Hard-working girl disappointed by mother's lack of gratitude
I'm a 12-year-old girl who has a problem with my mom. Once a week we clean the house, which is fairly large. Even when I do a good job on every room my mom never says, "Nice job," "Good work," or even a simple "Thanks." It hurts my feelings because I thank her for all the things she does for me. Am I wrong to want or expect compliments in return? -- NEVER THANKED IN OREGON
DEAR NEVER THANKED:
No, you're not wrong. I don't know anyone of any age who doesn't crave positive reinforcement. Have you mentioned to your mother how this makes you feel? Because if you haven't, you're expressing your disappointment to the wrong person.
I'm 15 and my parents have decided they want to have another kid. Shouldn't parents talk to their other children about this? None of us were asked for our opinion -- we were just informed.
Mom has had health problems almost my entire life, so I had to grow up extremely fast. I watched her have a seizure while we were out shopping, and she was often in the hospital. I don't want another child to go through this, too.
When I say something I'm told I'm being selfish and rude. This new baby is already loved more because my dad hopes she will be better than me. Am I wrong to feel this is unfair? -- UNHAPPY TEEN IN SOUTHERN CALIFORNIA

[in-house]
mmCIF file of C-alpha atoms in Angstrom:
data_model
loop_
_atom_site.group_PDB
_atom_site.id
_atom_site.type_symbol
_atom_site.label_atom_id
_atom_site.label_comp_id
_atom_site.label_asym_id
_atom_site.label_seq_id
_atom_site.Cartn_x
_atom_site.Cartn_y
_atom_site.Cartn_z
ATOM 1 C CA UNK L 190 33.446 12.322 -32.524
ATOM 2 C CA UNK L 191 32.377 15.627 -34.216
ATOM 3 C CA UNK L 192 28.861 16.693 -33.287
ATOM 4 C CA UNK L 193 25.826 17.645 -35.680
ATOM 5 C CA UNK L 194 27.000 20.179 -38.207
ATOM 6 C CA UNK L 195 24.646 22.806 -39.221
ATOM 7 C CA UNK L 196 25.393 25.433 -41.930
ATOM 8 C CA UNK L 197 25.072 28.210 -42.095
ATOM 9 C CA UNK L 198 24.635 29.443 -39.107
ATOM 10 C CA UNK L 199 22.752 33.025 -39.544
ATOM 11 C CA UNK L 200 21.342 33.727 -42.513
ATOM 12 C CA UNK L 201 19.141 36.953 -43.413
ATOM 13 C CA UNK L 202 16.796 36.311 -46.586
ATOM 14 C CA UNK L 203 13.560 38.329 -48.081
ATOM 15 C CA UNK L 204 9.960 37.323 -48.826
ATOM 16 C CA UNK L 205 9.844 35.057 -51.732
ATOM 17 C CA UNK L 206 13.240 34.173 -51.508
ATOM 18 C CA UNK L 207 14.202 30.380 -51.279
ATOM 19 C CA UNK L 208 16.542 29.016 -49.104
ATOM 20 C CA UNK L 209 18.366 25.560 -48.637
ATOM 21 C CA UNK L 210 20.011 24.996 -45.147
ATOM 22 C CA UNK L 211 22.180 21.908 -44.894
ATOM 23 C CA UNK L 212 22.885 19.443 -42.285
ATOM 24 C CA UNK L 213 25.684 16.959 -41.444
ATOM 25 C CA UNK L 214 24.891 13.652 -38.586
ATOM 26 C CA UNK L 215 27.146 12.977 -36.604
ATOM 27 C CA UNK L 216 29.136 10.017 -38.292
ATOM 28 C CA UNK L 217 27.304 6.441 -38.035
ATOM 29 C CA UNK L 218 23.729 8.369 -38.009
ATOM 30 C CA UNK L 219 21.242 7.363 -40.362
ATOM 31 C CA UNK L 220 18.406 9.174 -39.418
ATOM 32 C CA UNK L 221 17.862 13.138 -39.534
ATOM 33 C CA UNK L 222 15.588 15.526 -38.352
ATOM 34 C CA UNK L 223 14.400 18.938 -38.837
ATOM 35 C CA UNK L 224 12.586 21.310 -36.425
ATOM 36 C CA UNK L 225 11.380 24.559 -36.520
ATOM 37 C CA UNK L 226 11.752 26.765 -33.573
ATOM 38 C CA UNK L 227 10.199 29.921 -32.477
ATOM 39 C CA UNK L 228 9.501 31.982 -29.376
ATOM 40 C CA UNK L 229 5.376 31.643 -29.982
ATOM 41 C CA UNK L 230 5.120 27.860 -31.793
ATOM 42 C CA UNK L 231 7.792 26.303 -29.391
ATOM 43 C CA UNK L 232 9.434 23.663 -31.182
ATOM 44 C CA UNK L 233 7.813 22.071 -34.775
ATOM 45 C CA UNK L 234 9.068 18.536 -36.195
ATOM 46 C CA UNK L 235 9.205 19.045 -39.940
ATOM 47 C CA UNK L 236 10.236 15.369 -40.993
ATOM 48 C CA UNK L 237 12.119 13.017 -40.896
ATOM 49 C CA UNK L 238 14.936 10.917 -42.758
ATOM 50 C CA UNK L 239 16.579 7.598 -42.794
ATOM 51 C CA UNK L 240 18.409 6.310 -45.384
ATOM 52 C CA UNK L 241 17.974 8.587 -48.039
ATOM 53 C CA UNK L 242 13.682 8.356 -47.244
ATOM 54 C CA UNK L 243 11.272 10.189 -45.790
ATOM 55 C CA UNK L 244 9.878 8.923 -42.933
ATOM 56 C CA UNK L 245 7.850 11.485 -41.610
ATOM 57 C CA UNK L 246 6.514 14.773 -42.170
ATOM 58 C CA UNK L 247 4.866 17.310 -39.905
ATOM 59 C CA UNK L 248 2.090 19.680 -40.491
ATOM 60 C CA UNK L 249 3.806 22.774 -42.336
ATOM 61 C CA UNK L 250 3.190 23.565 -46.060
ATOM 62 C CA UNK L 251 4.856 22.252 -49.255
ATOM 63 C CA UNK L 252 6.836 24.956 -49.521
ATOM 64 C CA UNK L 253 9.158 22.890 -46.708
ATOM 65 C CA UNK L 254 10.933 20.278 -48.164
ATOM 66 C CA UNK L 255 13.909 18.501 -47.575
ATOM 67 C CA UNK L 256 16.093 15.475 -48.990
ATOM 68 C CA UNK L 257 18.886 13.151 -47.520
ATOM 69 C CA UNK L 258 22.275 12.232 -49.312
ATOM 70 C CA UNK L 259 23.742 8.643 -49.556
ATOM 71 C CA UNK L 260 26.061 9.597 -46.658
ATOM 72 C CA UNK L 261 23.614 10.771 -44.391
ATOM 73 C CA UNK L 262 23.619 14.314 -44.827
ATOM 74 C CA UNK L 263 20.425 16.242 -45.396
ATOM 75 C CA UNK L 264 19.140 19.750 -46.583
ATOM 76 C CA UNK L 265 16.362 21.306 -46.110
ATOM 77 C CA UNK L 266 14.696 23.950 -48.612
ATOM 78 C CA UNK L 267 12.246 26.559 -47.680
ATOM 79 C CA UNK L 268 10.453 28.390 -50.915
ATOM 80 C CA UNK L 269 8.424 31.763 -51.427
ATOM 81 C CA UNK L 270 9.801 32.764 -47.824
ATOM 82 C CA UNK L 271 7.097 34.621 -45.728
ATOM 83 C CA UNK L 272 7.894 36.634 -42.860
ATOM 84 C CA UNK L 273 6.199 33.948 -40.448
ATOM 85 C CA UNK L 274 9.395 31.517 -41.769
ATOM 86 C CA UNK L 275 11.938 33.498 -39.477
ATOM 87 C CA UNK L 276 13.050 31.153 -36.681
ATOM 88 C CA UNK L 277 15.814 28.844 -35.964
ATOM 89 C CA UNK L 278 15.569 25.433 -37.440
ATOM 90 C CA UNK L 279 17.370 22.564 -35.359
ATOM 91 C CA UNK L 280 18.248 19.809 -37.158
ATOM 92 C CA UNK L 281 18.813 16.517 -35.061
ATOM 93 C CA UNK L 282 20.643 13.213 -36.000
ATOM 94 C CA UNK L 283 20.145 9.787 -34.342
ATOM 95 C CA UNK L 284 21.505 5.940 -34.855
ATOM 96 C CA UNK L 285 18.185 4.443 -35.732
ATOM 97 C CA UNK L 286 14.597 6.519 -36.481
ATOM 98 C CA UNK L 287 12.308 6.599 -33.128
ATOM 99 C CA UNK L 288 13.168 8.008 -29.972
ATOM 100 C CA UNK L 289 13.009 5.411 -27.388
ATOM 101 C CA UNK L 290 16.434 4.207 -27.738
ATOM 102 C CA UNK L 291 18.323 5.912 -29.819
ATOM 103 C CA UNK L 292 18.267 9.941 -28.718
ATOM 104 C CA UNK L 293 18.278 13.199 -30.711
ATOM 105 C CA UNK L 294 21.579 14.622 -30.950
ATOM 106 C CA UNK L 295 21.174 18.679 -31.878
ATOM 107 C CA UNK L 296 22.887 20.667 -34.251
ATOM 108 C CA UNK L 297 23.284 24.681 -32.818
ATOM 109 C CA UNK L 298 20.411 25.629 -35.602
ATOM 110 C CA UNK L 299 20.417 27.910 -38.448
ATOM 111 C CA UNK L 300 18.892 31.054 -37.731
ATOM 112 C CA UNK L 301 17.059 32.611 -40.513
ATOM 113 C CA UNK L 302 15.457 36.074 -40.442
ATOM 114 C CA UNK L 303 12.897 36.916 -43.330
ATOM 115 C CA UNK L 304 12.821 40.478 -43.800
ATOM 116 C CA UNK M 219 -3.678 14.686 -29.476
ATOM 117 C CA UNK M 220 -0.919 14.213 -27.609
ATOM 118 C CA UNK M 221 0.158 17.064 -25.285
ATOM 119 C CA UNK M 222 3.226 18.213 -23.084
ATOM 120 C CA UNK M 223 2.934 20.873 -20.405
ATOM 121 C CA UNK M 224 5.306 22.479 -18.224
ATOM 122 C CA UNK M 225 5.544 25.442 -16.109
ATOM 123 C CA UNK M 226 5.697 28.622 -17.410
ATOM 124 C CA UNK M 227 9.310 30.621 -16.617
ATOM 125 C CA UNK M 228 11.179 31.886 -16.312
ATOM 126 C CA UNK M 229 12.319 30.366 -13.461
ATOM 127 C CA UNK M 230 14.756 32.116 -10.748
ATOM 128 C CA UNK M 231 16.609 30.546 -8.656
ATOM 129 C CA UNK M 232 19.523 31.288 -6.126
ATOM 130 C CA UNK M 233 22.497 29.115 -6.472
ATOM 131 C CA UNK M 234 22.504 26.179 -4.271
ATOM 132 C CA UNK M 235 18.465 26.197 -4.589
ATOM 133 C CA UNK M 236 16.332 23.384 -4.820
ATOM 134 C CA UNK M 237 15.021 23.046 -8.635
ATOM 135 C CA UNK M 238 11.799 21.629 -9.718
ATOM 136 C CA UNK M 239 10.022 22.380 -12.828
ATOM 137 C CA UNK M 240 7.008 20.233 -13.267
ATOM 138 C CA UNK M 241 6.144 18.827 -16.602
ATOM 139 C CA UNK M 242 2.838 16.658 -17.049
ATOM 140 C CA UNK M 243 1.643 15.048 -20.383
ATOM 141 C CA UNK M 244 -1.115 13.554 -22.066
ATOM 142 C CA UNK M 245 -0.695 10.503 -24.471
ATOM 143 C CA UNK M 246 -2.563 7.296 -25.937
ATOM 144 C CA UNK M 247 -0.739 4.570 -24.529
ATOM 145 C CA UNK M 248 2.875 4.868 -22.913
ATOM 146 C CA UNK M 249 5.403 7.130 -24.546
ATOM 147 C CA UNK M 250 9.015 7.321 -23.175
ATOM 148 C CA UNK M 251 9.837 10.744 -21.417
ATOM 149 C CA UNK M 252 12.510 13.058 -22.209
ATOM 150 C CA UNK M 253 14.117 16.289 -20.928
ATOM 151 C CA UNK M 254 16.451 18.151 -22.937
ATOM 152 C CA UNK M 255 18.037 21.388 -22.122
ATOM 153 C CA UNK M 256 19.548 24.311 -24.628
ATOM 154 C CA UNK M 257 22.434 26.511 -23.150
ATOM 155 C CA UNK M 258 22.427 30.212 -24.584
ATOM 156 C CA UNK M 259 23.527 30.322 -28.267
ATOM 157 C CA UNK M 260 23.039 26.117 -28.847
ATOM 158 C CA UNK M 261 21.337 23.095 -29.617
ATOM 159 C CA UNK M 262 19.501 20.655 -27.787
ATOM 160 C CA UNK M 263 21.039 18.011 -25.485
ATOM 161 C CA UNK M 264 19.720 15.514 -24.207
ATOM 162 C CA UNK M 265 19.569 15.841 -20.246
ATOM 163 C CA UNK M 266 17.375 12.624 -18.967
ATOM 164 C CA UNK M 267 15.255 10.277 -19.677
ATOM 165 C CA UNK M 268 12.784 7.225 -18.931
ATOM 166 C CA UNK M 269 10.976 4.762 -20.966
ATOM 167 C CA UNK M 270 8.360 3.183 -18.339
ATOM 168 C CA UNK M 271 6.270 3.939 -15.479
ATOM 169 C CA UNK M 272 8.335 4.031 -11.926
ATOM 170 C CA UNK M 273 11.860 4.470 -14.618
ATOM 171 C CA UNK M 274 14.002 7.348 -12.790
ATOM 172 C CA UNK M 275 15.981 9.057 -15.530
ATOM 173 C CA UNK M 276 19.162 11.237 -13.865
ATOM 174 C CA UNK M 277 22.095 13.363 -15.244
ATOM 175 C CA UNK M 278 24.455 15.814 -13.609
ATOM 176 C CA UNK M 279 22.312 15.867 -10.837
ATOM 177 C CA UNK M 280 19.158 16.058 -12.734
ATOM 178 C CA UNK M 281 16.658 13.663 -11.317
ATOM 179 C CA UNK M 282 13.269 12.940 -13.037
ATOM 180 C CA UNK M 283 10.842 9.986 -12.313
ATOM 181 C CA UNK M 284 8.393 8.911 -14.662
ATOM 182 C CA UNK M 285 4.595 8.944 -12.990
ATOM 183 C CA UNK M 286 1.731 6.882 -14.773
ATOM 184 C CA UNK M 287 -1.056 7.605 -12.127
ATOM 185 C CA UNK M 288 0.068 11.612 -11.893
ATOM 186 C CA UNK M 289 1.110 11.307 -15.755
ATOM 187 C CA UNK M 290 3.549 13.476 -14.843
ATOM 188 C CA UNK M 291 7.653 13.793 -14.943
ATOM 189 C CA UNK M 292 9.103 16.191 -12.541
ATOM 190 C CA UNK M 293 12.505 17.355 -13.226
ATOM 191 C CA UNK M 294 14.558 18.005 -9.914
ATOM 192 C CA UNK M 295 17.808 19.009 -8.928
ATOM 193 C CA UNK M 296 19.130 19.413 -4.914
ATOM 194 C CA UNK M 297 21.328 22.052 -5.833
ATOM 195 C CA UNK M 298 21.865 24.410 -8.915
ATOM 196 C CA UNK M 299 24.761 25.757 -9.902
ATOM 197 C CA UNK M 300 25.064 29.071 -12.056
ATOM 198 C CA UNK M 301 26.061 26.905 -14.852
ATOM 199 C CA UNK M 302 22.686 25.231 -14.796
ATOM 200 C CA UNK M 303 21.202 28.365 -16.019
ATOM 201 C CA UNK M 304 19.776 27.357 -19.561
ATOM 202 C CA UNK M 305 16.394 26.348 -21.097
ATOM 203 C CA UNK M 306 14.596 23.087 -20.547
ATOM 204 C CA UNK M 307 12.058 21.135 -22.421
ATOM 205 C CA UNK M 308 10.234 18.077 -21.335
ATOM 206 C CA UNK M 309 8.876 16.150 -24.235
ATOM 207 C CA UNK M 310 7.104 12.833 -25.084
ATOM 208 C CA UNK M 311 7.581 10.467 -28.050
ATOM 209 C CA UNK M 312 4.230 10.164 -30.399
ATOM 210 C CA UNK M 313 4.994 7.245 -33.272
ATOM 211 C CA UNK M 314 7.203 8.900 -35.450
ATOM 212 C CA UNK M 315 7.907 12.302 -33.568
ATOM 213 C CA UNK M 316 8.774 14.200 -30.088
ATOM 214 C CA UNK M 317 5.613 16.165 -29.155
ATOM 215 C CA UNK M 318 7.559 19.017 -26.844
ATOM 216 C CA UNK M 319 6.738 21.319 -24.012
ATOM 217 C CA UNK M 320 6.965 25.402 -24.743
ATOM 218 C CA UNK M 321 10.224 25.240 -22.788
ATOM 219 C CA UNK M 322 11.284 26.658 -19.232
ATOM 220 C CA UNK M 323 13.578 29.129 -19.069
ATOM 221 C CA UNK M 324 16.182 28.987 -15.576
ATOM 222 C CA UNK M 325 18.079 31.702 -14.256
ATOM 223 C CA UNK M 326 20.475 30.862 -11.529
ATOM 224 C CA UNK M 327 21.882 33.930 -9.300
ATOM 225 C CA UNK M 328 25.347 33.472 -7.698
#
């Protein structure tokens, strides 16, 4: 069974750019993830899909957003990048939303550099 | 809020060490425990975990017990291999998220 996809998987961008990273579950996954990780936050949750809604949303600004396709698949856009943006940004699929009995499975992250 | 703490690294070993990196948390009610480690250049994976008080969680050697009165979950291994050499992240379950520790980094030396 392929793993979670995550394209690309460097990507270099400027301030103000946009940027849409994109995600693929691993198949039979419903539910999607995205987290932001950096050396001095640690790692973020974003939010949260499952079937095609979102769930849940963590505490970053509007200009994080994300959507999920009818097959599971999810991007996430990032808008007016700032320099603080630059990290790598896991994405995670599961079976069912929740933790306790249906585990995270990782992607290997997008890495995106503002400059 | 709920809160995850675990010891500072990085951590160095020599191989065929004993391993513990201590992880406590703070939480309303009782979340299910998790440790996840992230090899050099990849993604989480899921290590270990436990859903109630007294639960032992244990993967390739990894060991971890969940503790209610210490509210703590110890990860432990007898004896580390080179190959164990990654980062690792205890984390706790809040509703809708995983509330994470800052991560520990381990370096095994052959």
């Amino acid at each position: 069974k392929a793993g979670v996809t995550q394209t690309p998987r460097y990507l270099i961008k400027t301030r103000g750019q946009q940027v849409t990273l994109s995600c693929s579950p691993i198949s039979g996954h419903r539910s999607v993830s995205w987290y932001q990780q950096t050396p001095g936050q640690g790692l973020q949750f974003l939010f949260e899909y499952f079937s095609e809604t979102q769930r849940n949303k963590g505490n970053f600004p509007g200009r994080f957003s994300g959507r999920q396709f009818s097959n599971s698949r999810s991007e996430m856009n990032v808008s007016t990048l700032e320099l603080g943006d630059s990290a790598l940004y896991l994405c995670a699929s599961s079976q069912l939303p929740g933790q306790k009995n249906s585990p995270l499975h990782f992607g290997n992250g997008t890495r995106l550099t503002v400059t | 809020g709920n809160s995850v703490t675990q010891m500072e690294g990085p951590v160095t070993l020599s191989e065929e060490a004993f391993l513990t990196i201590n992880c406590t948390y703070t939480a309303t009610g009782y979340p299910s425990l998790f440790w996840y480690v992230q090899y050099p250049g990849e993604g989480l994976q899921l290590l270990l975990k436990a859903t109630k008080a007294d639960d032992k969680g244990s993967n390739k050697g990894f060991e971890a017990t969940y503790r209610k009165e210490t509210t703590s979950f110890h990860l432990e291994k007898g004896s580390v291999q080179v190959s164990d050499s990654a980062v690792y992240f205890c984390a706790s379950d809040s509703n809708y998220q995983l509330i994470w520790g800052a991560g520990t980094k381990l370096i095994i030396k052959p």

DEAR UNHAPPY TEEN:
Fairness may not enter into it at all. The reason you and your siblings were not asked for input about your mother having another child may be that the baby was as much a surprise to your parents as it is to all of you. Your complaining won't improve the situation, which may be why you've been told you need an attitude adjustment.
You say you grew up extremely fast. Well, it's time to accelerate the process even more. This isn't a competition for your parents' love. I'm sure they love all of you and they'd show it if you stopped being self-centered. Please give it some thought.
Every year we send a holiday letter along with our greeting cards. The letter usually highlights events of immediate family members from the past year. This year there is a problem.
Our 22-year-old son, "Dexter," is in jail on burglary charges related to a drug problem. Many of our friends and relatives already know about this, but others are not aware.
Our son's siblings are doing well and we like to report on their activities. However, we are confused concerning Dexter. We really cannot send the holiday letter and leave him out, but neither can we fabricate a story concerning his status. Telling the truth would be informational but also awkward. We would appreciate your advice. -- HOLIDAY LETTER WRITER
DEAR LETTER WRITER:
Write the letter as you usually would, and when you get to your incarcerated son, say: "Dexter has taken some time to rethink his future. He sends you all his love." You do not have to go into any more detail or belabor the point.
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